250 Words: Unadilla

250 Words Unadilla

August 20, 2012 11:15am

Imagine how hard the last two years have been on Marvin Musquin. After winning two straight MX2 FIM World Championships in Europe, Musquin came to America to pursue his dream of one day winning a championship here. But after almost two full years on the circuit, he had yet to win so much as a moto, let alone an overall, in Lucas Oil Pro Motocross. His frustrations covered Monster Energy Supercross as well, as he missed all of 2011 with an injury and then failed to get a win in 2012.

That all began to change on Saturday at Unadilla when the ever-polite and smiling Musquin emerged as the surprise winner on a day filled with ups and downs by the competition. In going 2-3 for the Unadilla National win, Marvin showed poise, speed, and staying power all day long—a combination main championship contenders Blake Baggett, Justin Barcia, Eli Tomac, and Ken Roczen could not maintain.

A long-awaited return to victory lane for the Marv Attack.
DC photo

Was it the track? Possibly, as Unadilla was the roughest I've ever seen. Was it the cool weather? Maybe—after Roczen and Musquin went 1-2 in the first moto, one of the KTM people asked me if all the motos could somehow be held in cooler temperatures like we had in New York. Or was it simply having a plan, working hard, and sticking to it, which is what Musquin appears to have driving him? There were guys going faster than the #38, like his teammate Roczen, the very young and wild Zach Bell, and the inconsistent Tomac and Barcia, but none could maintain that speed all day long. Musquin seemed content to let the race come to him, though he nearly lost the overall when he slowed down toward the end of the second moto and was almost overtaken for third by GEICO Honda's Justin Bogle.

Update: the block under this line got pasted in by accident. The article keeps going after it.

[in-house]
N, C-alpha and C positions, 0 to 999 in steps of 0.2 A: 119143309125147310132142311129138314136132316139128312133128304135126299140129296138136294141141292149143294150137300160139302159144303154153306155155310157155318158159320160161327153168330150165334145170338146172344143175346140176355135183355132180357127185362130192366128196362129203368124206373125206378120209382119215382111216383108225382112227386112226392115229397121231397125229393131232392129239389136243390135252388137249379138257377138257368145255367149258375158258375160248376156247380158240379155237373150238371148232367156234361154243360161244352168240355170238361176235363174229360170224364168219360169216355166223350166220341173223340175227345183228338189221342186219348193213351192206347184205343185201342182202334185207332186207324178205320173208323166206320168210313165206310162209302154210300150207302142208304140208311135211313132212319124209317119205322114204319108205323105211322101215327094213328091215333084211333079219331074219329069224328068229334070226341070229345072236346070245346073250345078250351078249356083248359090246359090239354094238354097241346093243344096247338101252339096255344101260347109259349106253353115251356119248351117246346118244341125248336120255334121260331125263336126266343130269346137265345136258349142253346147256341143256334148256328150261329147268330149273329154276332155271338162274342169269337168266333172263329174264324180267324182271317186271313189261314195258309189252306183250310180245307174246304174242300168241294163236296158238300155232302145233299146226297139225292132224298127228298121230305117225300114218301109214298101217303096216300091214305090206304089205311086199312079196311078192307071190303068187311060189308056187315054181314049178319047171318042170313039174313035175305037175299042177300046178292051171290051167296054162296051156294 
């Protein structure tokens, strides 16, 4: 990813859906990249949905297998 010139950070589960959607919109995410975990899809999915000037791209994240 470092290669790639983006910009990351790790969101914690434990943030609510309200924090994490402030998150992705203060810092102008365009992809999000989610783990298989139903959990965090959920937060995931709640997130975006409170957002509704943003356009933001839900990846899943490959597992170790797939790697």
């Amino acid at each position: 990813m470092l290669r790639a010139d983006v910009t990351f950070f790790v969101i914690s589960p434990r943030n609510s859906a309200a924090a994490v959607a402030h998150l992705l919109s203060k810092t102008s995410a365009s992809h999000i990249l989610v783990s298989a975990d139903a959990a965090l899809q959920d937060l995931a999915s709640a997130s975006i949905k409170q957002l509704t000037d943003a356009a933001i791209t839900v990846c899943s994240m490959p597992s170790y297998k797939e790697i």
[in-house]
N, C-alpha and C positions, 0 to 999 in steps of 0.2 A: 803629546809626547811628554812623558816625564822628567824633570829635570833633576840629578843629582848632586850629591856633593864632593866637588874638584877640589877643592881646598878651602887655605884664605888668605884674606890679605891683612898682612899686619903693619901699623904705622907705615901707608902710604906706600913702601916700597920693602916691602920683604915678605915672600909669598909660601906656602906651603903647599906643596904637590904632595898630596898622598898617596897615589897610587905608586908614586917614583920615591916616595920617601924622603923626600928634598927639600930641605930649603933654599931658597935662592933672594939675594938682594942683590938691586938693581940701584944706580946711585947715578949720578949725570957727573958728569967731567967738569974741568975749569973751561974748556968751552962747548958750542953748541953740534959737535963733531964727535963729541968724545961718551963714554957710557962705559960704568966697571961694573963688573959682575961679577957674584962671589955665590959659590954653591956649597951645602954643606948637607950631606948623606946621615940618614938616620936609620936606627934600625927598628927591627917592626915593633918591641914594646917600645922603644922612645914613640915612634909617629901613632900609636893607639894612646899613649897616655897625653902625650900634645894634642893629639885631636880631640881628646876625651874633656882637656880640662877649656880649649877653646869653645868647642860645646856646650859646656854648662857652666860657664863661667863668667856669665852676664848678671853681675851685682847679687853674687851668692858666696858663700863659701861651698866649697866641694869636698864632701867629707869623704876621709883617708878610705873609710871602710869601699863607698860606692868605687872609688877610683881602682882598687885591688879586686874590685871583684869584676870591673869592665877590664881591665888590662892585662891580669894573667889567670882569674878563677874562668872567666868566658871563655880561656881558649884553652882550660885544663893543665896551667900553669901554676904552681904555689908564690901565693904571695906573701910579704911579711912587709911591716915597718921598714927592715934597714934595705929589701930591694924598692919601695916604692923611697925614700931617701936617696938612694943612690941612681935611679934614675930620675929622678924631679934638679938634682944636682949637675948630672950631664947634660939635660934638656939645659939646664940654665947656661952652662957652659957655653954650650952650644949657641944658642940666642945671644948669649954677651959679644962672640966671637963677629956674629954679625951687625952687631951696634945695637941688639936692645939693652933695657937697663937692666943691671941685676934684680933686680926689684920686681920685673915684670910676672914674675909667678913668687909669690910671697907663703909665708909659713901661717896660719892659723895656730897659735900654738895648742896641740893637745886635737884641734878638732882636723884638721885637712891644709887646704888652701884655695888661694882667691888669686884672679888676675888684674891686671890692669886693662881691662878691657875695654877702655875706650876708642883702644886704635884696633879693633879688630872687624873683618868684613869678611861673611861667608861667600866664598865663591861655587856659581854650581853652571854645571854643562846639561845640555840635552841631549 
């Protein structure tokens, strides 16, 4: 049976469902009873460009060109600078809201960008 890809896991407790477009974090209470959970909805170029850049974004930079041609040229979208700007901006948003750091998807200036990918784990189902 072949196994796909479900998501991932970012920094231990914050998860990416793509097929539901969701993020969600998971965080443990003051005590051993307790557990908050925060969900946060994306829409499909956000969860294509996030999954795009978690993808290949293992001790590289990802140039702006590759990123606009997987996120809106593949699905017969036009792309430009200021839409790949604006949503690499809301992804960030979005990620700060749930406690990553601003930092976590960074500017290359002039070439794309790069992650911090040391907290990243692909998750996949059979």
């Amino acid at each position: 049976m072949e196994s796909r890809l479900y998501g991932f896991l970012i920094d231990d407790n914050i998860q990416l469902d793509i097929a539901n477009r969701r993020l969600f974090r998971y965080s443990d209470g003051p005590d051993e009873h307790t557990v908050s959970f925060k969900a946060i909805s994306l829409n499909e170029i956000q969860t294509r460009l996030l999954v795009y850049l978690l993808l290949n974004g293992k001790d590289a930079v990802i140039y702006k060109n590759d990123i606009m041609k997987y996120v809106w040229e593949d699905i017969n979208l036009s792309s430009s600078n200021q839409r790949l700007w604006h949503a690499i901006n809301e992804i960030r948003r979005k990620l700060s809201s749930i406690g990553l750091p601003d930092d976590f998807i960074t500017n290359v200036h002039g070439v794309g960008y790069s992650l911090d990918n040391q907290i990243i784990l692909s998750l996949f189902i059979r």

Even though he didn't win a moto, the smile and pride on Musquin's face after the moto showed relief and satisfaction in a job well done. He won't win the championship this year, but at least he's winning again, after two very long years away from the winner's circle.